Saturday, May 16, 2015

ALD protected Lithium Metal Anodes with improved capacity retention

University of Maryland demonstrate atomic layer deposition (ALD) of protection layers directly on Li metal with exquisite thickness control. They show that 14 nm thick, ALD Al2O3 layer can protect the Li surface from corrosion due to atmosphere, sulfur, and electrolyte exposure. Using Li-S battery cells as a test system, an improved capacity retention using ALD protected anodes over cells assembled with bare Li metal anodes for up to 100 cycles was shown.

Next-Generation Lithium Metal Anode Engineering via Atomic Layer Deposition


Alexander C Kozen, Chuan-Fu Lin, Alexander J Pearse, Marshall A Schroeder, Xiaogang Han, Liangbing Hu, Sang Bok Lee, Gary W. Rubloff, and Malachi Noked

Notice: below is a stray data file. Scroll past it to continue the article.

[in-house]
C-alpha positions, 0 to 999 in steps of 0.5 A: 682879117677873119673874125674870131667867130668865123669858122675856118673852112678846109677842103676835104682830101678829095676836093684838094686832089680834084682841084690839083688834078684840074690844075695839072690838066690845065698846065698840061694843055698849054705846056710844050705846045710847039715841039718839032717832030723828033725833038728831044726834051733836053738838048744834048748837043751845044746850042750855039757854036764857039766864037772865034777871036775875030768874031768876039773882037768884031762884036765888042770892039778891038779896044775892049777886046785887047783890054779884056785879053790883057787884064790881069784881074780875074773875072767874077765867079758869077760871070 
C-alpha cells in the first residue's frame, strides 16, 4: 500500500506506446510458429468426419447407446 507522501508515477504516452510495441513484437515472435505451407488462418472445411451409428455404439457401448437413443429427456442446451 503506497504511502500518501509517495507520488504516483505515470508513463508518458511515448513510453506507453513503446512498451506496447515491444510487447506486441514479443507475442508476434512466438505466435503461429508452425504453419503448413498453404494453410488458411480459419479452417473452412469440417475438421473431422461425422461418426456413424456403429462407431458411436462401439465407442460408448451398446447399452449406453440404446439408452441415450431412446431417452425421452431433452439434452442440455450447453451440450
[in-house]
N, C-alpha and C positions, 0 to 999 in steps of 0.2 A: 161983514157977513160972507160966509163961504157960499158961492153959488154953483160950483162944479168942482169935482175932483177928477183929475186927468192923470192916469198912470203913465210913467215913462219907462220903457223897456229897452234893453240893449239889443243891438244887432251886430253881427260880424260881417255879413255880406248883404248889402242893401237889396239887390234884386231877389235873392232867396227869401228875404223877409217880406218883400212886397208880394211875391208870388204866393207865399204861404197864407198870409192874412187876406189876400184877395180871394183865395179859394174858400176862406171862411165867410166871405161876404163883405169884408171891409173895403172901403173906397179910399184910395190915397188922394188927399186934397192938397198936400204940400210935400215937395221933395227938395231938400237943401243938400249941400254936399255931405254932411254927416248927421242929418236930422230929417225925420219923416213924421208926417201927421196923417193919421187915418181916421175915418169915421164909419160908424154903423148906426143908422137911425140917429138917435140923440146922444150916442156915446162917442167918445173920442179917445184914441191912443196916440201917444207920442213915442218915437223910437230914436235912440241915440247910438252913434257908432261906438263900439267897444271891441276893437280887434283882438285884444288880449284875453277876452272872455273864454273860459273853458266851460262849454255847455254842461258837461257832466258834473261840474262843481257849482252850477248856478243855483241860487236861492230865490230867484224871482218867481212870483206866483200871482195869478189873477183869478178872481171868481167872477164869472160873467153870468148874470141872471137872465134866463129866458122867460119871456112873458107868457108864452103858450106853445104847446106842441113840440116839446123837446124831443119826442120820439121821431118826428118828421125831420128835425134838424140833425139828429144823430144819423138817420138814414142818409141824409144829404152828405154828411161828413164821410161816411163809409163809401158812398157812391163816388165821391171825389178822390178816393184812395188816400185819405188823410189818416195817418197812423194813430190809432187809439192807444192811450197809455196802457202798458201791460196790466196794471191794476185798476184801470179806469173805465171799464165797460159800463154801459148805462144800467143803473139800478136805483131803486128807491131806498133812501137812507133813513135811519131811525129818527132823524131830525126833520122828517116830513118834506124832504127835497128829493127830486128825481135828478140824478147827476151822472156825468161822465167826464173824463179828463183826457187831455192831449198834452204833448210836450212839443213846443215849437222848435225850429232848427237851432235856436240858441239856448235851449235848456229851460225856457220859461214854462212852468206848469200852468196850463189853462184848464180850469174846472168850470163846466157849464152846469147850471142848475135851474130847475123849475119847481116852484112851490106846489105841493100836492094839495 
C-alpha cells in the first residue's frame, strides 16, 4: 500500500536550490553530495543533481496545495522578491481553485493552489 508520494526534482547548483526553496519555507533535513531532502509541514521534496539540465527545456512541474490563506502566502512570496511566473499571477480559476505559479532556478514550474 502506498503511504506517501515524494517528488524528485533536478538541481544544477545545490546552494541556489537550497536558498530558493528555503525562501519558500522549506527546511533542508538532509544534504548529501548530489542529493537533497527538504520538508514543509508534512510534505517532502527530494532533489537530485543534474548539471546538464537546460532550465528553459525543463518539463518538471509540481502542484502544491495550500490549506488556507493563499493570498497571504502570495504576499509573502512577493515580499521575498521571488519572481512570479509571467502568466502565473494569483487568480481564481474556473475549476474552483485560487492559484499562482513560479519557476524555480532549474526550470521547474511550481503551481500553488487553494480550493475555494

ACS Nano, Just Accepted Manuscript
Publication Date (Web): May 13, 2015

Lithium metal is considered the most promising anode for next-generation batteries due to its high energy density of 3840 mAhg-1. However, the extreme reactivity of the Li surface can induce parasitic reactions with solvents, contamination, and shuttled active species in the electrolyte, reducing performance of batteries employing Li metal anodes. One promising solution to this issue is application of thin chemical protection layers to the Li metal surface. Using a custom made ultrahigh vacuum (UHV) integrated deposition and characterization system, we demonstrate atomic layer deposition (ALD) of protection layers directly on Li metal with exquisite thickness control. We demonstrate as a proof of concept that a 14 nm thick, ALD Al2O3 layer can protect the Li surface from corrosion due to atmosphere, sulfur, and electrolyte exposure. Using Li-S battery cells as a test system, we demonstrate an improved capacity retention using ALD protected anodes over cells assembled with bare Li metal anodes for up to 100 cycles.